It's been a non-stop week for me. On Monday I was at UFT Exec. Board, Tuesday our school had School Leadership Team, Wednesday was the UFT Delegate Assembly, and last night was a parent-teacher conference. On TOP of all that, I actually had to show up to work each and every day. In fact, I'm here now as I had to do it again today.
I've been to a lot of parent-teacher conferences and there is a certain art to it. For example, you need to get your message out, listen to the parent's message, and see if you can come to some agreement. This notwithstanding, you have to keep an eye on how many parents are around and calculate just how much time there is. Some of your kids are great, and you just want to sit and talk to them all night, but that can be a problem. There's always some list of parents who don't get to see you, and you need to call each and every one of them in that case.
So you sit and calculate how much time you have, and you conclude the meetings once there seems nothing more to accomplish. Of course, if you have a co-teacher that doesn't always work out. Let's say, for example, that you stand up and say thank you for coming and she doesn't. What exactly is the etiquette for that situation? I'm not sure, but what actually happens is you stand there like an idiot while she concludes the conversation. This can be particularly awkward when the conversation is in Chinese and you haven't got the remotest notion what the hell they're talking about.
If you happen to speak Spanish, you can wreak vengeance by dominating the conversations she doesn't understand. Sadly, that's not a practical strategy. You've got two and a half hours, and after getting up ridiculously early each day and staying out each night, the prime directive has to be getting out on time so you can get that precious 8 minutes of sleep your body craves. So you whisper things like, "We've got eight more parents waiting for us," and hope for the best.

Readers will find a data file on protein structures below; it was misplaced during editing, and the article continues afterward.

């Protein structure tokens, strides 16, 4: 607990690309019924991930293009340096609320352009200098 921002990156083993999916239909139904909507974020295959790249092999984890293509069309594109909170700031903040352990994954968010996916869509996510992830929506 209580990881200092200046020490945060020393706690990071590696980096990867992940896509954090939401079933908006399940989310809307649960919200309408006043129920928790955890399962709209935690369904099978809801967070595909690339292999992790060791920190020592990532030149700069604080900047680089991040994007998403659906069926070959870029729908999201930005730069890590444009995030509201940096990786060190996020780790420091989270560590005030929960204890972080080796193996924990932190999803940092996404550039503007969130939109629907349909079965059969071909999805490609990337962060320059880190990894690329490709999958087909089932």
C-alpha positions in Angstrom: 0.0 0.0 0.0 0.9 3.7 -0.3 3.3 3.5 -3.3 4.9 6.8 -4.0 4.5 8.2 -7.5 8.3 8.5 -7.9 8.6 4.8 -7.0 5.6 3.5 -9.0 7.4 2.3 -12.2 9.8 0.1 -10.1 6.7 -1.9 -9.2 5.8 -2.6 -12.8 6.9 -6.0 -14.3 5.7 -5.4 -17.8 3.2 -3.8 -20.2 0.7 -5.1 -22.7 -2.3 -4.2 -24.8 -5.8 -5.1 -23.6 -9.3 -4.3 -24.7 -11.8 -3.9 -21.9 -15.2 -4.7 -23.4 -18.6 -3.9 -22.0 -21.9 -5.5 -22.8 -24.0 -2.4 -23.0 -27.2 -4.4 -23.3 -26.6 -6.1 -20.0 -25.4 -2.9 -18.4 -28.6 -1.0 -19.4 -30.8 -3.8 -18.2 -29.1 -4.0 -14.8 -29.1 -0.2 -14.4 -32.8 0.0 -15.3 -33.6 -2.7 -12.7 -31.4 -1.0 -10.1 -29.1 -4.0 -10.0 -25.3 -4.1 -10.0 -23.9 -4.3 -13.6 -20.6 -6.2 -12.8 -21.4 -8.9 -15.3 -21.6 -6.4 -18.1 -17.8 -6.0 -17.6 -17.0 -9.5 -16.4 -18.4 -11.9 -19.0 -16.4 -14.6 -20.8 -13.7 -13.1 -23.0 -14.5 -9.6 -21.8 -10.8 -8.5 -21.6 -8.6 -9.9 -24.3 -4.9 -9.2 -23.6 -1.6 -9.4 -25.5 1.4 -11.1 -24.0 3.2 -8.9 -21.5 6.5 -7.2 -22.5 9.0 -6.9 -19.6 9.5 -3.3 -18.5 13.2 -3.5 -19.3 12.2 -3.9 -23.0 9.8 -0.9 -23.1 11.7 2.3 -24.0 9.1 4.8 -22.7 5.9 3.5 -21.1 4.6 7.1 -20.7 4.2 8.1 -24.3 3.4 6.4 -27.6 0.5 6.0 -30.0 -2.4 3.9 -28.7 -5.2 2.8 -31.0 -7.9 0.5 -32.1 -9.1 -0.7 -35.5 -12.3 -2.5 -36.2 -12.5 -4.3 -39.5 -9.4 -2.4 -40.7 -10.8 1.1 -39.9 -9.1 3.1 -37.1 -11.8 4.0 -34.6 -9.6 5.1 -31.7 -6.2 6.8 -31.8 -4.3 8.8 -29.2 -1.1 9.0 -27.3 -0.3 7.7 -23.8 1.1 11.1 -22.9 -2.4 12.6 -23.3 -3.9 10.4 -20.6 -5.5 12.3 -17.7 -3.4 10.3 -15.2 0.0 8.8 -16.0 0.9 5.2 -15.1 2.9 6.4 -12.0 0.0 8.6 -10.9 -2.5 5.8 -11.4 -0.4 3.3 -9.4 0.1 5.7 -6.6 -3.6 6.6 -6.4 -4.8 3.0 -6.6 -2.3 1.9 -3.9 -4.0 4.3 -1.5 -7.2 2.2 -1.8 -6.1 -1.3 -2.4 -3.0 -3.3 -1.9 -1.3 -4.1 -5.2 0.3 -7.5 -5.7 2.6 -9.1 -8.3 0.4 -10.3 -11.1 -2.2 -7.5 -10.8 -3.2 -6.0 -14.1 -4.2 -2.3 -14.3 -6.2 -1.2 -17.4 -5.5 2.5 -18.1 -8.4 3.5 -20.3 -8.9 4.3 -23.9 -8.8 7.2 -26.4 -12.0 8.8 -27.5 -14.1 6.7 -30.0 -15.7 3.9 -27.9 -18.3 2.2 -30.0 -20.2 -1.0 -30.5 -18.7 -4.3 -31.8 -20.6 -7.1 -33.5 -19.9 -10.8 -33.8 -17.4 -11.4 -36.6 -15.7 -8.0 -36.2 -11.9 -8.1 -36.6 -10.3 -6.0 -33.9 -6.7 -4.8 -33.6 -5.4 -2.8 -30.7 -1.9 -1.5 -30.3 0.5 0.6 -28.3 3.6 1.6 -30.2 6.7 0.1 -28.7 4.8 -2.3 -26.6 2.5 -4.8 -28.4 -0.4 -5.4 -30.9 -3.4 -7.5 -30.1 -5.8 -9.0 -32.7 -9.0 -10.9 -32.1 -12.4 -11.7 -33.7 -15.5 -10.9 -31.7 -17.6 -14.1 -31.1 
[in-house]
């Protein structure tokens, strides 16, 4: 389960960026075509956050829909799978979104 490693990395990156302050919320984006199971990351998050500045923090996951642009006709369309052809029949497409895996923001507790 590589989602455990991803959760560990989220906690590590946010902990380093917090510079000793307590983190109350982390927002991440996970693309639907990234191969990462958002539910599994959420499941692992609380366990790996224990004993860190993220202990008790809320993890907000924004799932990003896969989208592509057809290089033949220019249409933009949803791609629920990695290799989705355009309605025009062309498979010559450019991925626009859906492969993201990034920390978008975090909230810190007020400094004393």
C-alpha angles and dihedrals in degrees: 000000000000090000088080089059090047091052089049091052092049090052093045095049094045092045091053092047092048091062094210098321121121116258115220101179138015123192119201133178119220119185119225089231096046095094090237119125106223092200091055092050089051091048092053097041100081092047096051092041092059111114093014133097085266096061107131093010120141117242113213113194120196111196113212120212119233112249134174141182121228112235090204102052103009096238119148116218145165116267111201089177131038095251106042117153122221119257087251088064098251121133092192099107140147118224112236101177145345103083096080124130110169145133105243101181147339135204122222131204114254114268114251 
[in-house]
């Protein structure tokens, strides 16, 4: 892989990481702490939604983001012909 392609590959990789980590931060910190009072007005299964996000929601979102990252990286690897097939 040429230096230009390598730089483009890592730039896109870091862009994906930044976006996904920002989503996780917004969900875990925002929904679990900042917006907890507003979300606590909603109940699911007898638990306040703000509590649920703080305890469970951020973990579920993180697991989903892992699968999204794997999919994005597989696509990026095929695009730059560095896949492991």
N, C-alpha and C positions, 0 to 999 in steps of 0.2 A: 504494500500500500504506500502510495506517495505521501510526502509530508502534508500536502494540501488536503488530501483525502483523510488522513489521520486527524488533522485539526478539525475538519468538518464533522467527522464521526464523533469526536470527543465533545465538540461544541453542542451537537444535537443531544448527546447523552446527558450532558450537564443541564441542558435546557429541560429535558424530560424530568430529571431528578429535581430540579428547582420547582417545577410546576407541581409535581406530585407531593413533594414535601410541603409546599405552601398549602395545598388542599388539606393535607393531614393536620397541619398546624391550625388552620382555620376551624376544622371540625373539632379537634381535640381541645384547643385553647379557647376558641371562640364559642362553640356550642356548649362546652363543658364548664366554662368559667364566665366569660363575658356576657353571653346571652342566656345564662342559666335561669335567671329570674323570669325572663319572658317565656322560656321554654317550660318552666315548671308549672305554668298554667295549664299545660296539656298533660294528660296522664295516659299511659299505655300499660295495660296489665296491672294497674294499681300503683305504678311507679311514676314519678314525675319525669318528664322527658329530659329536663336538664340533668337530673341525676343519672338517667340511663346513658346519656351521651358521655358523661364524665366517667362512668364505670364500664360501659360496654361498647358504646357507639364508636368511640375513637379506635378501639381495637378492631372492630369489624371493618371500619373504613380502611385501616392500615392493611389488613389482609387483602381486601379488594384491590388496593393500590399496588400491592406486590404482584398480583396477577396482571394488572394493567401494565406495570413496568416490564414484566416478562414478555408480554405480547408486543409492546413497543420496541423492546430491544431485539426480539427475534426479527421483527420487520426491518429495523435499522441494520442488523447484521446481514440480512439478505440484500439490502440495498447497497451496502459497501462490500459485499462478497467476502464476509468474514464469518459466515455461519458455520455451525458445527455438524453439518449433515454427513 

But sometimes things go awry. For example, I rushed my co-teacher to
finish with a girl who disappeared semester one, only to return two
weeks ago. We didn't really have much to say except she's only been here
for two weeks. I later discovered that her dad was about to reveal the
mystery of her disappearance and I ended the interview just before it was solved.
Now it's not an ideal situation. One way I prepare is by making actual appointments to see parents of students with major issues before these events. I actually had a conference with a parent Wednesday, and while it may or may not have been successful, at least I didn't have to spend an extra half hour at work last night. Sometimes it's practical to hang out, I suppose, as there could be a parent you really need to connect with. Nonetheless, I managed to get out on time.
My co-teacher, alas, was not so lucky. As chapter leader, I teach four classes rather than five. Some parents of students she teaches solo showed up, and she had to stay. She appealed to my sense of justice. "You're my co-teacher so you have to stay with me," she said. That didn't fly with me.
All my family was out having big fun somewhere or other, and I had priorities. I've got a little boy at home, pictured above, who depends on me. If I didn't get home ASAP, he was going to explode. I rushed home, got Julio out of the house quickly, and all was good with the world.
It's all about priorities.
A Prescient Warning that Was Ignored
6 hours ago